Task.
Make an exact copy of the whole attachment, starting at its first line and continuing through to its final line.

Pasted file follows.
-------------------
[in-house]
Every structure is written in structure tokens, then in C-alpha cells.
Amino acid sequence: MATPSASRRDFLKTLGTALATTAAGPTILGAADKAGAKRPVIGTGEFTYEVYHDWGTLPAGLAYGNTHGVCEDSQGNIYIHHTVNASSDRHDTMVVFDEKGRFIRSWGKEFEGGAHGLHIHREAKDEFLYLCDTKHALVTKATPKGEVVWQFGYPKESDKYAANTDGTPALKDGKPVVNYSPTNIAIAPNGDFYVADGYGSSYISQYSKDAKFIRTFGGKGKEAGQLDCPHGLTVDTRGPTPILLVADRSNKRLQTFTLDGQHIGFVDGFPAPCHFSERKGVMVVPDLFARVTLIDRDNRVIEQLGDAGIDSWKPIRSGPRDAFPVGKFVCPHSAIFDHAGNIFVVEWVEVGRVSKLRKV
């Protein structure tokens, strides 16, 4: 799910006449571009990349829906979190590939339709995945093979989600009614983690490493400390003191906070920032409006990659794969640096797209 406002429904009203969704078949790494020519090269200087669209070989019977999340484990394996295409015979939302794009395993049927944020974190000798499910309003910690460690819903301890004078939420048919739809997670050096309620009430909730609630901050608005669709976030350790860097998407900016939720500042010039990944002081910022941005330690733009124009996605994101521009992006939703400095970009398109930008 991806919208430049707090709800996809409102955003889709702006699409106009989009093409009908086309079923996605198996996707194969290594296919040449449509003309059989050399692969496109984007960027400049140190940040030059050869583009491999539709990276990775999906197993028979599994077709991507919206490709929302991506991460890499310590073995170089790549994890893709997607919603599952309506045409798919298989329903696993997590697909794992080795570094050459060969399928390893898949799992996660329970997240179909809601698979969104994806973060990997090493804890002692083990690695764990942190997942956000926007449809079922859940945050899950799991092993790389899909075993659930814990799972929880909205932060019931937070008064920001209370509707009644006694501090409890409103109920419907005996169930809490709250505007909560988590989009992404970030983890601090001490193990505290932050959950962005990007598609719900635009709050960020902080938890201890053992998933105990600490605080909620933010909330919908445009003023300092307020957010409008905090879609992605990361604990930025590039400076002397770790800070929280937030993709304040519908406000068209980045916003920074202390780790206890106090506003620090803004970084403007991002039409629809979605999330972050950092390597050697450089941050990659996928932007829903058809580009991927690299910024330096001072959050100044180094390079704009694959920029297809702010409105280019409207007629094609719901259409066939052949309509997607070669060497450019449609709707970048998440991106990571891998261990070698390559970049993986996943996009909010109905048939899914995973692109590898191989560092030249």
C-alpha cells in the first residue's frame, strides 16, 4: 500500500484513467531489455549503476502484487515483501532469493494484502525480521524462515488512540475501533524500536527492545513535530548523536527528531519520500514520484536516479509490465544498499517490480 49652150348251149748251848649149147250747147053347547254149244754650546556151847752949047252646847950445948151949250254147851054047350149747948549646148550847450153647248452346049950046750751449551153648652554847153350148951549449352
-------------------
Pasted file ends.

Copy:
[in-house]
Every structure is written in structure tokens, then in C-alpha cells.
Amino acid sequence: MATPSASRRDFLKTLGTALATTAAGPTILGAADKAGAKRPVIGTGEFTYEVYHDWGTLPAGLAYGNTHGVCEDSQGNIYIHHTVNASSDRHDTMVVFDEKGRFIRSWGKEFEGGAHGLHIHREAKDEFLYLCDTKHALVTKATPKGEVVWQFGYPKESDKYAANTDGTPALKDGKPVVNYSPTNIAIAPNGDFYVADGYGSSYISQYSKDAKFIRTFGGKGKEAGQLDCPHGLTVDTRGPTPILLVADRSNKRLQTFTLDGQHIGFVDGFPAPCHFSERKGVMVVPDLFARVTLIDRDNRVIEQLGDAGIDSWKPIRSGPRDAFPVGKFVCPHSAIFDHAGNIFVVEWVEVGRVSKLRKV
């Protein structure tokens, strides 16, 4: 799910006449571009990349829906979190590939339709995945093979989600009614983690490493400390003191906070920032409006990659794969640096797209 406002429904009203969704078949790494020519090269200087669209070989019977999340484990394996295409015979939302794009395993049927944020974190000798499910309003910690460690819903301890004078939420048919739809997670050096309620009430909730609630901050608005669709976030350790860097998407900016939720500042010039990944002081910022941005330690733009124009996605994101521009992006939703400095970009398109930008 991806919208430049707090709800996809409102955003889709702006699409106009989009093409009908086309079923996605198996996707194969290594296919040449449509003309059989050399692969496109984007960027400049140190940040030059050869583009491999539709990276990775999906197993028979599994077709991507919206490709929302991506991460890499310590073995170089790549994890893709997607919603599952309506045409798919298989329903696993997590697909794992080795570094050459060969399928390893898949799992996660329970997240179909809601698979969104994806973060990997090493804890002692083990690695764990942190997942956000926007449809079922859940945050899950799991092993790389899909075993659930814990799972929880909205932060019931937070008064920001209370509707009644006694501090409890409103109920419907005996169930809490709250505007909560988590989009992404970030983890601090001490193990505290932050959950962005990007598609719900635009709050960020902080938890201890053992998933105990600490605080909620933010909330919908445009003023300092307020957010409008905090879609992605990361604990930025590039400076002397770790800070929280937030993709304040519908406000068209980045916003920074202390780790206890106090506003620090803004970084403007991002039409629809979605999330972050950092390597050697450089941050990659996928932007829903058809580009991927690299910024330096001072959050100044180094390079704009694959920029297809702010409105280019409207007629094609719901259409066939052949309509997607070669060497450019449609709707970048998440991106990571891998261990070698390559970049993986996943996009909010109905048939899914995973692109590898191989560092030249």
C-alpha cells in the first residue's frame, strides 16, 4: 500500500484513467531489455549503476502484487515483501532469493494484502525480521524462515488512540475501533524500536527492545513535530548523536527528531519520500514520484536516479509490465544498499517490480 49652150348251149748251848649149147250747147053347547254149244754650546556151847752949047252646847950445948151949250254147851054047350149747948549646148550847450153647248452346049950046750751449551153648652554847153350148951549449352